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Where To Buy Nikon D7100

i've been through buying and selling camera bodies that i regret doing, since it's more of a loss than gain profit though i get to test most nikon and canon bodies from 2010 to 2014. i've used and sold 5d mark 3, 6d, d610, d810, d750, d7000, d7100, 60d, 70d, most canon rebels, nikon 3k and 5k series up to 2014 and i came to realize that if one knows what he's doing, d7000 image quality can really go up there with shots made with 5d mark 3. yes autofocus are better with some bodies, dynamic range, noise and resolution, but with base iso, same equivalent prime lenses, shooting with external lights available, uploading on social media and printing album photos, all cameras from 2010 and beyond are capable. i kept d7100 and d7000 and i feel they're all i need. i might replace these with a 5d mark 4 someday, but for now im good. glass is more important to invest in

where to buy nikon d7100

Thank you Michael 59! I thought I was going blind. Santa found a way to get me a Nikon d7100, put it on a tripod, hung 8 lbs from the center pole, tethered it to my Windows 10 box, used a new 35 mm prime, adjusted the diopter setting ala Thom Hogan's advice, did everything but single point focus, again, thank you!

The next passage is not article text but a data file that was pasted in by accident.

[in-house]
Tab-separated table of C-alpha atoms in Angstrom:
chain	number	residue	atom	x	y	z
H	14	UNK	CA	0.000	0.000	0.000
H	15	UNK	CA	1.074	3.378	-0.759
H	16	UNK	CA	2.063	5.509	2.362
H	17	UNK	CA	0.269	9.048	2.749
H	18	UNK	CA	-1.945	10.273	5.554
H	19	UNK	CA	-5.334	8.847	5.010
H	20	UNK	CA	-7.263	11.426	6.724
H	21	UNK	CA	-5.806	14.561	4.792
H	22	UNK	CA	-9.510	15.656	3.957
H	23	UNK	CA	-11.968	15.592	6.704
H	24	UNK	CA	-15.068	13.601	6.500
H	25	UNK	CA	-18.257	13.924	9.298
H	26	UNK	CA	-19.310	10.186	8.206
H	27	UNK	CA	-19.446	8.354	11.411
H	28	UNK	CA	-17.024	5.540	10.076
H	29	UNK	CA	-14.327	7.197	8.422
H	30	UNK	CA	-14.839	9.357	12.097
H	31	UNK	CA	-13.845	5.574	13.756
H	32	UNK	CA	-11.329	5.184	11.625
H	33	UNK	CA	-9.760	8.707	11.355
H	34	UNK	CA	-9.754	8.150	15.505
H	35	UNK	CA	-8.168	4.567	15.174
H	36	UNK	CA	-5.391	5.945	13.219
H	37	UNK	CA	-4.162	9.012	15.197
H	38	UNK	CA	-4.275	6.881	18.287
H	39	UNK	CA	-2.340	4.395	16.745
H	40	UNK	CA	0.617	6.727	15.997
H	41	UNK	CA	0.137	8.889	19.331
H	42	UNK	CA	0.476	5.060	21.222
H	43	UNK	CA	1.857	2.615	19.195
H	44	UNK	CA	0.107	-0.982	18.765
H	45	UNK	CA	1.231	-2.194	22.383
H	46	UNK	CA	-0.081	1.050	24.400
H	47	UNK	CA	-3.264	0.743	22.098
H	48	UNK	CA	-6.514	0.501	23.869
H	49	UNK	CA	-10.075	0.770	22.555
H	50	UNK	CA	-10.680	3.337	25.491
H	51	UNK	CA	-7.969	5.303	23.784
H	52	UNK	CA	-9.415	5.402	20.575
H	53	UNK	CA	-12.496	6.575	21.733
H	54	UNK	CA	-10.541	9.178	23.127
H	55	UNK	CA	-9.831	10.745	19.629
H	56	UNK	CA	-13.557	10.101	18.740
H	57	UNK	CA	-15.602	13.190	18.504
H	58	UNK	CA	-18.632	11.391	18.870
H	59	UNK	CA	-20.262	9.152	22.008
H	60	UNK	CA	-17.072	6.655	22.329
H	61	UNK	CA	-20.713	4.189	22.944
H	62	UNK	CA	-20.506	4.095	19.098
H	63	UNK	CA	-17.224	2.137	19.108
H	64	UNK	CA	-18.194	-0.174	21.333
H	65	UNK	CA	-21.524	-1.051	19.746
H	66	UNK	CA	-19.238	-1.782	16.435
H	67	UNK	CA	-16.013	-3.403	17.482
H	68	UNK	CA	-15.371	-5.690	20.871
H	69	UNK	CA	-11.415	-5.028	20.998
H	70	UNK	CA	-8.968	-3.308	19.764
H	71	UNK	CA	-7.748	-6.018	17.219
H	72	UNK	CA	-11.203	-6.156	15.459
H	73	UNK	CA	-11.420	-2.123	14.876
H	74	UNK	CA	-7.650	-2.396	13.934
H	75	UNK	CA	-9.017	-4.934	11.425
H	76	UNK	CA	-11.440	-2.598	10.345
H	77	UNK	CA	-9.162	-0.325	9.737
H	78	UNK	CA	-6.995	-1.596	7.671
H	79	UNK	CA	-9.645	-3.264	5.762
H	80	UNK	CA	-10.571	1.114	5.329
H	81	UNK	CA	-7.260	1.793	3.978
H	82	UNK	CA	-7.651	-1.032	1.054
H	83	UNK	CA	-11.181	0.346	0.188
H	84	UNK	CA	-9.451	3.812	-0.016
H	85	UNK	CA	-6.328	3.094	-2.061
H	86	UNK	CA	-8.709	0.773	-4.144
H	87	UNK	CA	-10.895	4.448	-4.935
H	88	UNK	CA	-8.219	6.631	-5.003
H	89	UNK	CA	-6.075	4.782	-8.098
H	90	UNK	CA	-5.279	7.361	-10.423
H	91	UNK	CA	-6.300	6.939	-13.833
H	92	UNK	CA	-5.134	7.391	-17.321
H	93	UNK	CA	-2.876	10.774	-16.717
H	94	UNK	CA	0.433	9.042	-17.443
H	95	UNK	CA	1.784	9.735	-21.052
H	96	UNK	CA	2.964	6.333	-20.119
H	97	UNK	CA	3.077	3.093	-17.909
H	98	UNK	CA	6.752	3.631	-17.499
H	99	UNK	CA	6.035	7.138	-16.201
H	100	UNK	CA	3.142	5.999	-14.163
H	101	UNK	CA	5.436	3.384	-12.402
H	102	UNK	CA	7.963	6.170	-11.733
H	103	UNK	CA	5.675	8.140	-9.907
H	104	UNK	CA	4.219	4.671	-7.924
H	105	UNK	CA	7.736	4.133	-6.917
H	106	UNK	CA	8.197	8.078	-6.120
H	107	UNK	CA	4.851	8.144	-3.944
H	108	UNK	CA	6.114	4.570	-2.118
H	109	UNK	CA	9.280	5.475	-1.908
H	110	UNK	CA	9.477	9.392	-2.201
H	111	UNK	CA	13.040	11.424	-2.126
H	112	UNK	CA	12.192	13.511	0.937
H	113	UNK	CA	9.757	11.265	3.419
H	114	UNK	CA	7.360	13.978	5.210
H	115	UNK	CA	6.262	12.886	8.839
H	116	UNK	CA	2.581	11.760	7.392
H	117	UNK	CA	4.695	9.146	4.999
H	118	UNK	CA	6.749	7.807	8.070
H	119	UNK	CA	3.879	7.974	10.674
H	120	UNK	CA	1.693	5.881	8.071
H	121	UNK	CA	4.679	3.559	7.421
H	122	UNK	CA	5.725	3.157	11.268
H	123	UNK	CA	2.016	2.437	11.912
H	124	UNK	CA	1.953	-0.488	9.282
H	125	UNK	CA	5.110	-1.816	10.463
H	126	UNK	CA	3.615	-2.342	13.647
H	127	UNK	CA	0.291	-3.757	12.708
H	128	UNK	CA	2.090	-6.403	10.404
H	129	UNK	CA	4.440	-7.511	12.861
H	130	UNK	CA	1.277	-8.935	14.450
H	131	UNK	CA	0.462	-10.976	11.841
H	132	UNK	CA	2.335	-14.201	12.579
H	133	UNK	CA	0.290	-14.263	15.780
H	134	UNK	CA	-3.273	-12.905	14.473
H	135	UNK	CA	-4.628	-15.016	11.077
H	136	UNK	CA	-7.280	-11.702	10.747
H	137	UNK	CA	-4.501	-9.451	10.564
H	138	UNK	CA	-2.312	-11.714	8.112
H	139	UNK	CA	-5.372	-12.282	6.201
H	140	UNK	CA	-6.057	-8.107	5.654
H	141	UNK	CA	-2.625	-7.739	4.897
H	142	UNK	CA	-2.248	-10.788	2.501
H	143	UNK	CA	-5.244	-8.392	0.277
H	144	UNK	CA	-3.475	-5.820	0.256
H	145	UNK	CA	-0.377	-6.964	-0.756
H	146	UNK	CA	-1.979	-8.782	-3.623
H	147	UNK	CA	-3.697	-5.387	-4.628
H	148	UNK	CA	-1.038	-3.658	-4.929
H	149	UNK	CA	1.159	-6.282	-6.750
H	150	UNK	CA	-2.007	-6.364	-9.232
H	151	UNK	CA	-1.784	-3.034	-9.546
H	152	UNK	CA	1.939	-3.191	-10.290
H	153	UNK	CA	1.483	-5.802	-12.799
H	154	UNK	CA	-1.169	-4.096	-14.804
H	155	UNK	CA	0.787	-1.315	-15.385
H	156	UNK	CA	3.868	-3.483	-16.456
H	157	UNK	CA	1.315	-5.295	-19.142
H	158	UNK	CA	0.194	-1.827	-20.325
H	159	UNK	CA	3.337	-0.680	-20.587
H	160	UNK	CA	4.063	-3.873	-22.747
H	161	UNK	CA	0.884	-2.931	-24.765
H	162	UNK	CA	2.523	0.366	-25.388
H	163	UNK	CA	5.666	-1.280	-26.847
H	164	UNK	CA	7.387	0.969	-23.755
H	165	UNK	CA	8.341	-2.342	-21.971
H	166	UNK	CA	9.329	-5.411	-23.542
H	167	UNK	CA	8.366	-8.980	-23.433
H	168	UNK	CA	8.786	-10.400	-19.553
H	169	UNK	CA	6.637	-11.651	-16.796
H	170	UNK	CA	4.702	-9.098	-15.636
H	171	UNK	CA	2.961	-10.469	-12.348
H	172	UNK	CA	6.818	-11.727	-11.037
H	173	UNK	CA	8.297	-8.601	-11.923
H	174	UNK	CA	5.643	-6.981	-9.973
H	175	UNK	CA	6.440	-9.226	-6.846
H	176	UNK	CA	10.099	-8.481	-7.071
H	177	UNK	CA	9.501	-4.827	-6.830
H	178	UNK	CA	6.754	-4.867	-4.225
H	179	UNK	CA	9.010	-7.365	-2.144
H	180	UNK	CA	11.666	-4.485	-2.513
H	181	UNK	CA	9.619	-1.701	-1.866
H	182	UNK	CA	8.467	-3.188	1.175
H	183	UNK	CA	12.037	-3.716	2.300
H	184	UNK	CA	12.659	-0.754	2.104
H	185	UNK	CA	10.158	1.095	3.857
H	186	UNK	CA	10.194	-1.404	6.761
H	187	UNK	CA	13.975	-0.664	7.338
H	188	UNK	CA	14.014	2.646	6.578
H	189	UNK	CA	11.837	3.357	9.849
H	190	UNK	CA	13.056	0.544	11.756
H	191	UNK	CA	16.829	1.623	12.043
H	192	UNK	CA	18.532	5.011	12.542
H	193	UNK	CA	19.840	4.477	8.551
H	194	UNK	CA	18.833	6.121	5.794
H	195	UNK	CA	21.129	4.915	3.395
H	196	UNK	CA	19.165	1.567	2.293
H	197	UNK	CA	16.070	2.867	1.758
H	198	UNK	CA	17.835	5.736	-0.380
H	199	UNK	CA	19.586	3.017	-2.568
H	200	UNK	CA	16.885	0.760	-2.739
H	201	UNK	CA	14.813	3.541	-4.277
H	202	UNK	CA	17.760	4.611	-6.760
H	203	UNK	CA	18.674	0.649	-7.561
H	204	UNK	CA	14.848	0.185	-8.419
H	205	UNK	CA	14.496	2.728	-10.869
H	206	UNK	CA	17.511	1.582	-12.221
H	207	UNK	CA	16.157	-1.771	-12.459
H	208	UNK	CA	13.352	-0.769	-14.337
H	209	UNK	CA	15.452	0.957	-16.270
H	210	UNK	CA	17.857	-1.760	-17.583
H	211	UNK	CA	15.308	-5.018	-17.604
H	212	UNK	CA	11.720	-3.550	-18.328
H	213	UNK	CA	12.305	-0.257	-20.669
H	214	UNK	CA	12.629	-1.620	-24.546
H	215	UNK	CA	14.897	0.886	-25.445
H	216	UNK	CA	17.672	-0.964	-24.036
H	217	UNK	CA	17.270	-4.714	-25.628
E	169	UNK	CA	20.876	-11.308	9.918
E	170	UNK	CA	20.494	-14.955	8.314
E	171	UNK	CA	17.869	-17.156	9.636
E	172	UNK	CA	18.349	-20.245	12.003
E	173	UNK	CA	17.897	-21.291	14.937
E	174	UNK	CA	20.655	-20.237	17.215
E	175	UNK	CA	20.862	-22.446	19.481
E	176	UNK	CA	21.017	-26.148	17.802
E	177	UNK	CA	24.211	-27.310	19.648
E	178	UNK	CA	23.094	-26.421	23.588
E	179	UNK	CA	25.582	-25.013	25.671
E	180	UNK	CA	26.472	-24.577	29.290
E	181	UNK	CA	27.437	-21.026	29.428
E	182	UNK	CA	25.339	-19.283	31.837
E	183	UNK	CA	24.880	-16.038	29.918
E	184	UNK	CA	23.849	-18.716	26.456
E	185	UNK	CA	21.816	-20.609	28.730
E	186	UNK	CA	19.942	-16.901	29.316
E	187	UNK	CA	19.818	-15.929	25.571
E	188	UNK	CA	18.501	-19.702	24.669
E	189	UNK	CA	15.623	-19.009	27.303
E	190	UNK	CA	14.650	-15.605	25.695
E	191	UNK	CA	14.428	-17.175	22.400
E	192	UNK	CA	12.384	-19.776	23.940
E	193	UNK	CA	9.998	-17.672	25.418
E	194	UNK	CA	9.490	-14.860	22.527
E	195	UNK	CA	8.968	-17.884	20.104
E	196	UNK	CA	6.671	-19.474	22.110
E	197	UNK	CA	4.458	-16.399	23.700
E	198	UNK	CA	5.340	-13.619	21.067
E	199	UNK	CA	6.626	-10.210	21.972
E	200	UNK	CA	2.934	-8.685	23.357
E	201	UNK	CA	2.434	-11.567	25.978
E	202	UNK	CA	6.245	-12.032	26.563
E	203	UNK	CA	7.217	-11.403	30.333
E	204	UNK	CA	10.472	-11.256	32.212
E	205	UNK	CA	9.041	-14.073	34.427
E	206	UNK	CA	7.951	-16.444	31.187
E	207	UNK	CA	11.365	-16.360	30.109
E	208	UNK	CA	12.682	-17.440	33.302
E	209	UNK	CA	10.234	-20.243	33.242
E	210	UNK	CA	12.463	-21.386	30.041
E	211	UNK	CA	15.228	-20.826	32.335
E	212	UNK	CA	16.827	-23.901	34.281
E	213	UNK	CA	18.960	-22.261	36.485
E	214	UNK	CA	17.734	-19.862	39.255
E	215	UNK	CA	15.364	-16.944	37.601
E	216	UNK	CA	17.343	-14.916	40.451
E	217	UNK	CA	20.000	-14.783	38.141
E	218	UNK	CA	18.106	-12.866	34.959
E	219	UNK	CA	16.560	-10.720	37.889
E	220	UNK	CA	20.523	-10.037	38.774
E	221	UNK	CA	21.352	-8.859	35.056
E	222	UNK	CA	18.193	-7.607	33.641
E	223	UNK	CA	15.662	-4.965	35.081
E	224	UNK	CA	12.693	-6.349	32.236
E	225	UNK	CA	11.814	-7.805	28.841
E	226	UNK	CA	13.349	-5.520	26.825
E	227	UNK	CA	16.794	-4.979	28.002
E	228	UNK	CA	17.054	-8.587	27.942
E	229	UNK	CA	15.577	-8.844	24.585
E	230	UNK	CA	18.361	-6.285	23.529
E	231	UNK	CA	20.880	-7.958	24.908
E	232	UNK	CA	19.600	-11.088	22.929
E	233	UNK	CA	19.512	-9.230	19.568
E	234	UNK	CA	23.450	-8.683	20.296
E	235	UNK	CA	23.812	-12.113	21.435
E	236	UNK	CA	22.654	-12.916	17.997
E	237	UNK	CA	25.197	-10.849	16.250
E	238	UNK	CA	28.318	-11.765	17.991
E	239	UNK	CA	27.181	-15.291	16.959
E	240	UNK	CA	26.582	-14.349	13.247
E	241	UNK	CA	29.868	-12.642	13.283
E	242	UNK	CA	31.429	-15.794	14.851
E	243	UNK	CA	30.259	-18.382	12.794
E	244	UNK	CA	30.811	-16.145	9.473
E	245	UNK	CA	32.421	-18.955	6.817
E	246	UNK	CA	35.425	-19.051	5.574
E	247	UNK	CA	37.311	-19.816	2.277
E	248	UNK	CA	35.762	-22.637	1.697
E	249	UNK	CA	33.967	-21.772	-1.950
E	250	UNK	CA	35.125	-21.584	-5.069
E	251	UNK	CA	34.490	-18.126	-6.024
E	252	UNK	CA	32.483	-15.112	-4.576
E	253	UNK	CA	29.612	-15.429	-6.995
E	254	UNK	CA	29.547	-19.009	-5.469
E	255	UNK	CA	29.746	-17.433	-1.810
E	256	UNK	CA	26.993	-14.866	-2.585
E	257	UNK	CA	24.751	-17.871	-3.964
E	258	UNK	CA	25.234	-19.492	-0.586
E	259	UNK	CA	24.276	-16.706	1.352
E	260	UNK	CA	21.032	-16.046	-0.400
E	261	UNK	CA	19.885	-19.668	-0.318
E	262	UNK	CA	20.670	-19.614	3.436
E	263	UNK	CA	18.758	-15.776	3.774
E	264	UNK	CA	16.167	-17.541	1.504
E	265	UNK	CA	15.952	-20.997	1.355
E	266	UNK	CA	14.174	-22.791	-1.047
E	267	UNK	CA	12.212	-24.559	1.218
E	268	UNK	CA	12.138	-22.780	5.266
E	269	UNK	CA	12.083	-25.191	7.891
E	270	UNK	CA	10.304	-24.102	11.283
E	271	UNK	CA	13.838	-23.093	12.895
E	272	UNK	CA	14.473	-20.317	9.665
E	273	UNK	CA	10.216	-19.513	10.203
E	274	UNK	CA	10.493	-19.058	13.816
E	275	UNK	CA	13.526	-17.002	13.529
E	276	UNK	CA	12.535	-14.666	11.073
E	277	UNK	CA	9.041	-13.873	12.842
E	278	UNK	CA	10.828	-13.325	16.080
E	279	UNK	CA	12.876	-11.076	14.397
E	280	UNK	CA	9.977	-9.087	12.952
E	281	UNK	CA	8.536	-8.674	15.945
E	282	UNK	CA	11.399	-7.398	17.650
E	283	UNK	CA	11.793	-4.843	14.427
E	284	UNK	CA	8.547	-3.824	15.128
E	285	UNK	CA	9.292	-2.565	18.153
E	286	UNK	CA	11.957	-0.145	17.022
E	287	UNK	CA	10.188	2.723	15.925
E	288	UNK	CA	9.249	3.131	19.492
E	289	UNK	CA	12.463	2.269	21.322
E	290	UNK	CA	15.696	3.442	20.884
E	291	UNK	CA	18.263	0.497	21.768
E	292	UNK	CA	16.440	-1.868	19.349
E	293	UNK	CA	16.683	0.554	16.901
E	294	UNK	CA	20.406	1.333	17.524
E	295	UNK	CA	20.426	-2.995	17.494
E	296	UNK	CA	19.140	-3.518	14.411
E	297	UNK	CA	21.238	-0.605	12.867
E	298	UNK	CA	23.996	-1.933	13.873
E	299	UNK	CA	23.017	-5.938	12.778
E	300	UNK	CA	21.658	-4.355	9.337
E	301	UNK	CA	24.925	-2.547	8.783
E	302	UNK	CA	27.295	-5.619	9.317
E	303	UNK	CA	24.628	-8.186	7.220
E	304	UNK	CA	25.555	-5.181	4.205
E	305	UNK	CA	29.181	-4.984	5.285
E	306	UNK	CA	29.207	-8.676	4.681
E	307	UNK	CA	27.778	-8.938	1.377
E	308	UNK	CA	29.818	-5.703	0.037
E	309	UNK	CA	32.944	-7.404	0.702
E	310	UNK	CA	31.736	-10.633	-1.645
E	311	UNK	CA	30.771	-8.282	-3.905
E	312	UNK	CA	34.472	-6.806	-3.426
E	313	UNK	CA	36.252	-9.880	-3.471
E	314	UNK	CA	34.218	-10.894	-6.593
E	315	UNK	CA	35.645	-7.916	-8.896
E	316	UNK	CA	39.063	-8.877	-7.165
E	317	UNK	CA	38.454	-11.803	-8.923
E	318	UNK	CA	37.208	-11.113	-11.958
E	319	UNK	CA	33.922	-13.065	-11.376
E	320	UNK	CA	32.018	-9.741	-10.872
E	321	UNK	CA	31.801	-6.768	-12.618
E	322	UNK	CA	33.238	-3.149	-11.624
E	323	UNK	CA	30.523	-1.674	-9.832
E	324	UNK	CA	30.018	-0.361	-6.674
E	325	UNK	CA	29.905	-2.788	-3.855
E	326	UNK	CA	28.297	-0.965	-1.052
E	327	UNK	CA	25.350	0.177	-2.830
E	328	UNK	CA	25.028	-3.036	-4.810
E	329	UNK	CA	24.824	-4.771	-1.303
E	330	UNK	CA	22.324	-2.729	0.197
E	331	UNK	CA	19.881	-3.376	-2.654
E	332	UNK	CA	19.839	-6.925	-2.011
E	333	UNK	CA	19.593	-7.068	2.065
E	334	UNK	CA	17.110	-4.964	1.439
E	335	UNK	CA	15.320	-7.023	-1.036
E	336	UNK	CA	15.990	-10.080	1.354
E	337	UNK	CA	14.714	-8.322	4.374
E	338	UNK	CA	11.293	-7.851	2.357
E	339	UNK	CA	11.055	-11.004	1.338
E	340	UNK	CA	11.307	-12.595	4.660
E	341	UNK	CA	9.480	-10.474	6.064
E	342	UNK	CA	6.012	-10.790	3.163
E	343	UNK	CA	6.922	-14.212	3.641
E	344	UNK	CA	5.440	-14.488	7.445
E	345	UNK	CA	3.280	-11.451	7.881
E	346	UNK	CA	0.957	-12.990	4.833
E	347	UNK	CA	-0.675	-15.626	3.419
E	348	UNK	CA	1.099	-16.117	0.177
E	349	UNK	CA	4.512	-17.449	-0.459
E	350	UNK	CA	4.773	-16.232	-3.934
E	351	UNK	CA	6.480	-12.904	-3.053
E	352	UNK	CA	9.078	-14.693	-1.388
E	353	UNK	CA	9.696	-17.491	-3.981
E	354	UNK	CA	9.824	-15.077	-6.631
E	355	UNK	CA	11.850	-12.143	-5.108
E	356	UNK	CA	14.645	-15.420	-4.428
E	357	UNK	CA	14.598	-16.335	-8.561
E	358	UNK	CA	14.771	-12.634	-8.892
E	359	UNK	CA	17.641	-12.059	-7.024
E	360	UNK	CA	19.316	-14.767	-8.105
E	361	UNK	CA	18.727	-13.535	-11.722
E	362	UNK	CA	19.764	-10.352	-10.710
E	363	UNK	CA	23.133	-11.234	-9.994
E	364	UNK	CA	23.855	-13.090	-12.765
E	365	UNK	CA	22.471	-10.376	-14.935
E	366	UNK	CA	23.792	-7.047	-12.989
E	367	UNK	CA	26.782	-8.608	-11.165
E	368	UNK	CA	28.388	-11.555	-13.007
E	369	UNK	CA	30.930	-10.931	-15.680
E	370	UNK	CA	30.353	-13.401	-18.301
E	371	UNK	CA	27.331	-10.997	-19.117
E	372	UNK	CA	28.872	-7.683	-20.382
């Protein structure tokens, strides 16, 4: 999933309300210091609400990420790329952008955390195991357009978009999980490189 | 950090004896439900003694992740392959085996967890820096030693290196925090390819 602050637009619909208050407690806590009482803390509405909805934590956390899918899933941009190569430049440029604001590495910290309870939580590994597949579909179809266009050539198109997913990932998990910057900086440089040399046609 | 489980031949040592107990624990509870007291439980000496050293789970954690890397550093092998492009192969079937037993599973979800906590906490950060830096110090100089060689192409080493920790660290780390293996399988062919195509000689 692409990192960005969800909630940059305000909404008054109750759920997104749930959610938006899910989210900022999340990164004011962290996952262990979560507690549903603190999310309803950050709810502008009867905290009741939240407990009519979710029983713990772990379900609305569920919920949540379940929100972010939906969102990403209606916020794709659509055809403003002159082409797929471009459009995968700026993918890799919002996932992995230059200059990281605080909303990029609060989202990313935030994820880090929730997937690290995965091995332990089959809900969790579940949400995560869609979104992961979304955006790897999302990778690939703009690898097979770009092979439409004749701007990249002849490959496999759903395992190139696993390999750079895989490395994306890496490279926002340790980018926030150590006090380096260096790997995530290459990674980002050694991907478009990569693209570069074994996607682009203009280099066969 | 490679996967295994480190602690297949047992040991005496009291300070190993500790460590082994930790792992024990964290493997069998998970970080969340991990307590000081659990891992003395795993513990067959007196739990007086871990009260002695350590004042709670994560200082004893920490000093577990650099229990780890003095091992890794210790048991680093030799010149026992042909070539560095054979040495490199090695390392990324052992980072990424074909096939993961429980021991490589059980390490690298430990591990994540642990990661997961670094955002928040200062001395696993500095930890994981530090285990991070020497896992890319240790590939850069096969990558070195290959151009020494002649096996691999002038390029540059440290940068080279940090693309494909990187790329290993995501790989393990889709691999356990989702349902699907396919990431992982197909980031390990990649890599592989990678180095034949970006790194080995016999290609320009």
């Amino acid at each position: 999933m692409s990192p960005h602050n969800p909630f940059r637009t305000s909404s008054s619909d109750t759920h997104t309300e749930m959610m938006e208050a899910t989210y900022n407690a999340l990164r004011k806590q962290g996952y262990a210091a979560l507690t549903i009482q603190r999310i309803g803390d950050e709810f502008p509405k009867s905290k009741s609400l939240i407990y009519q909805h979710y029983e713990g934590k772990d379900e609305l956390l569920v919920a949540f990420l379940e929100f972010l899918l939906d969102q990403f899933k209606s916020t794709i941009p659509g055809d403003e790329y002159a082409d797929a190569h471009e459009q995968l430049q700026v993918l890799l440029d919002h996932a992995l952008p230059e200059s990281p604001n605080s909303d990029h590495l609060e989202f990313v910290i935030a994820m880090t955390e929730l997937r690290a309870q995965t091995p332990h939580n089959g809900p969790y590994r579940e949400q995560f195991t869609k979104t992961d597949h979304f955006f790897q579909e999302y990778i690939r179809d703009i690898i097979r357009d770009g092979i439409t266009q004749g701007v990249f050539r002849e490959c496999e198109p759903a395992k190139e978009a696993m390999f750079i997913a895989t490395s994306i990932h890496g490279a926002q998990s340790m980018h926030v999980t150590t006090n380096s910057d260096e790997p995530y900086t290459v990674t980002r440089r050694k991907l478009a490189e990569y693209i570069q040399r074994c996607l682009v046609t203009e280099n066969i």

I just recently purchased a refurbished D7100 and love it so far. I've had a D7000 for a few months now and like the solid feel these cameras have, plus the weather sealing. I upgraded from the D5200 to the D7100 for the above reason plus the D7000 and D7100 accept old manual focus lenses, which I have several of. I now have the D7100 and my D7000 as a back up. Both cameras take beautiful pictures and fun to use and actually have more features than most people will ever use, but it's nice to know they are there if needed. I think I'm where I want to be camera wise for a long time.

Too late to edit, but I realized that the high ISO noise difference in these older tests is nowhere near as obvious as is the "new" studio scene comparison, and that's against the D5200 here, not the D5300. Interesting.

I'm not being a smart A%$ but if you are using live view to take photos on a regular basis, chances are you shouldn't be buying a DSLR, especially one of this quality / price. A point and shoot is probably where you want to be looking.

I find liveview invaluable for low ground shots of fungi and things (especially with my flip out screen) ... of course it's slow, but it's not like the fungus is going anywhere. And I certainly can't get down there that easily these days.I wouldn't use it for BIF though!